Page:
India celebrates 100th episode of PM Modi’s radio show: One-way communication tool or redefining outreach?

India’s federal government yesterday celebrated 100 episodes of prime minister Narendra Modi’s flagship radio programme, hailing it as a platform that has strengthened the country’s democracy.

Mann Ki Baat (Point of View) was launched on 3 October 2014, just months after Mr Modi won his first general election in a sweeping victory that brought his Bharatiya Janata Party (BJP) to power, ending almost seven decades of the Indian National Congress rule.

The 30-minute radio show is broadcast on the last Sunday of every month on state broadcaster All India Radio and Doordarshan.

In a press release on Thursday, India’s federal culture ministry described Mann Ki Baat as the prime minister’s “brainchild”. Ahead of the 100th episode yesterday, India’s federal government ministries and ministers announced that the show will be a “historic moment”.

Culture secretary Govind Mohan said that the centenary episode will be marked with projection shows at monuments, including Red Fort and Gateway of India, an art exhibition at the National Gallery of Modern Art in Delhi and the publication of comic books about the heroes mentioned by the leader in his addresses.

The address was broadcast live yesterday at the United Nations headquarters in New York and was also shown live at the Indian high commission in London.

As a part of its mega outreach programme, the show was also broadcast live by state broadcaster Doordarshan across several Raj Bhavans (governor houses) across the country.

Senior BJP leaders and federal ministers listened to the show at various places, including their constituencies with people in a mega exercise of connecting with the public.

Federal external affairs minister S Jaishankar tuned in to the programme live with the diaspora in New Jersey.

Earlier, the BJP had said nearly 400,000 venues would be set up for people to listen to the prime minister’s broadcast.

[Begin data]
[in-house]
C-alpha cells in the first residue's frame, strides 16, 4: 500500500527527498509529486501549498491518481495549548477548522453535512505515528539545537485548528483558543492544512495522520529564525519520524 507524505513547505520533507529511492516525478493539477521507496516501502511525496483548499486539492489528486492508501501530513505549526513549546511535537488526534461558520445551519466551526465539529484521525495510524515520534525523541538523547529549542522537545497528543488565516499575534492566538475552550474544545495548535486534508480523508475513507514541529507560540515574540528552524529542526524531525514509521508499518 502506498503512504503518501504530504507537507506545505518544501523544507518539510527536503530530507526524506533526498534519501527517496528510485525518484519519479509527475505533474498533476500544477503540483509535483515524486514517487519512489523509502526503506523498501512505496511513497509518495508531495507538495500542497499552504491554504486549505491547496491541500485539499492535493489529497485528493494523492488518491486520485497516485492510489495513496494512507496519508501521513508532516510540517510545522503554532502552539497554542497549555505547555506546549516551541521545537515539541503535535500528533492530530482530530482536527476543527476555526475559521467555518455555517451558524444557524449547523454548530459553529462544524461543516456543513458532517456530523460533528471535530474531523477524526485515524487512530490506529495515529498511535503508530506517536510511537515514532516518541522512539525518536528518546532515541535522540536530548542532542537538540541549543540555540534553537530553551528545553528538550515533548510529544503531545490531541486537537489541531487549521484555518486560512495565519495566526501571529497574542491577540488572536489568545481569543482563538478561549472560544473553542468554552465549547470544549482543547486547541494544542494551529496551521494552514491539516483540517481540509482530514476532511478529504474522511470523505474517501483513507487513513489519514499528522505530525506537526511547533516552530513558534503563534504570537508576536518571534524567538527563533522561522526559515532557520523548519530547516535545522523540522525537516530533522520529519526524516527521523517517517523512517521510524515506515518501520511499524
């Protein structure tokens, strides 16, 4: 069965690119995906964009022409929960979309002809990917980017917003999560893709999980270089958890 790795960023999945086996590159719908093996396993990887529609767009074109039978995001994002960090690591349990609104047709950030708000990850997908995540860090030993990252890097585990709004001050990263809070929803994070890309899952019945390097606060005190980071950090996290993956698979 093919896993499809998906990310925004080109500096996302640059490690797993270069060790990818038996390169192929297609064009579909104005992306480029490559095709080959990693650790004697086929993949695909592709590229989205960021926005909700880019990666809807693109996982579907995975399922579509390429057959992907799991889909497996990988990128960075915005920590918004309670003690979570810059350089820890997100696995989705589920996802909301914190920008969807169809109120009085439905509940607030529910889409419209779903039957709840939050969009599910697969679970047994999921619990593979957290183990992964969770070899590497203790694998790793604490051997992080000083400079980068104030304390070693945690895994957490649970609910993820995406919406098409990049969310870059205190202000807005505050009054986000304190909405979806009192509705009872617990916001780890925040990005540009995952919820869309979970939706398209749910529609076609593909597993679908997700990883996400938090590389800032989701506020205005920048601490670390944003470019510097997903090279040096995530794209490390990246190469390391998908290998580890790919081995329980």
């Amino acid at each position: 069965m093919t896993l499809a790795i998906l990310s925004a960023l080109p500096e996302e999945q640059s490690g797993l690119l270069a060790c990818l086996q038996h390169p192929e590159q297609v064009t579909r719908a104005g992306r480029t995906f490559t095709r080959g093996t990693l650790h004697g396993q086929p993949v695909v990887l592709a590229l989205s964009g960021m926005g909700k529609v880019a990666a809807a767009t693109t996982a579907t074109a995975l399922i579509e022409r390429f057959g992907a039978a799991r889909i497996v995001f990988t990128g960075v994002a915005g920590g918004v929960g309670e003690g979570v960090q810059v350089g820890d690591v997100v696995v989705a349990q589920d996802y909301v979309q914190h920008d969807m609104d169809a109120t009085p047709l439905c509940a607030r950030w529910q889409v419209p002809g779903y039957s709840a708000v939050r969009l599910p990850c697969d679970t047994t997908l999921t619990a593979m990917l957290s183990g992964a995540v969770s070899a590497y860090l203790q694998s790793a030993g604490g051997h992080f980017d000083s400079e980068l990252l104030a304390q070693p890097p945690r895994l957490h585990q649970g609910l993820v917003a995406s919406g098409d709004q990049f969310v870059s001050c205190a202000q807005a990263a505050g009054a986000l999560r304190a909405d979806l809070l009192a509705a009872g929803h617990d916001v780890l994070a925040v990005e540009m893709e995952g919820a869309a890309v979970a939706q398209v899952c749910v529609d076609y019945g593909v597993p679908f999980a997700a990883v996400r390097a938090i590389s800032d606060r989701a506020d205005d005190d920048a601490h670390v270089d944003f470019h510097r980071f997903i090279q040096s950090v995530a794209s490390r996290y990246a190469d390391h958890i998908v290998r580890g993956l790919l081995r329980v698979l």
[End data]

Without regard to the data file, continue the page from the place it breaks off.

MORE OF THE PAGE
In his recorded address celebrating the centenary episode of the programme, Mr Modi said that the platform had provided him with a solution to “connect with the common man”.

“When I was the Chief Minister of Gujarat, it was natural to meet and interact with the common people there… but after coming to Delhi in 2014, I found that life here was very different. In the initial days, there was an emptiness.

“I did not leave my home just to find one day it would be difficult to contact the people of my own country. The very countrymen who are my everything… I could not live separated from them,” he was quoted as saying by The Indian Express.

Mann Ki Baat gave me a solution to this challenge, a way to connect with the common man,” he said, adding that he reads thousands of messages from the people of the country, and just does not feel that he is even a little far from them. “Mann Ki Baat has become a spiritual journey of my being,” he said.

The centenary episode included a telephonic conversation with some people who were featured earlier on the broadcast for their unique initiatives.

Federal home minister Amit Shah watched the broadcast with other leaders in India’s financial capital Mumbai.

“Platforming dialogues on different regions, languages and dialects, he strengthens India’s social democracy,” he said in a tweet.

While the federal government and ruling party members hailed the radio show, the opposition accused it of ignoring important issues.

In a statement, Congress MP Jairam Ramesh called the address “Maun (silent) ki Baat”.

“The 100th day of Mann ki Baat is being heralded with great fanfare,” he said on Twitter.

“But it is Maun ki Baat on crucial issues like China, Adani, increasing economic inequalities, price rise of essential commodities, terror attacks in J&K, insults to women wrestlers, non-fulfilment of promises made to farmer organisations, corruption in so-called double-engine state governments like Karnataka, conmen with close links to BJP, etc.”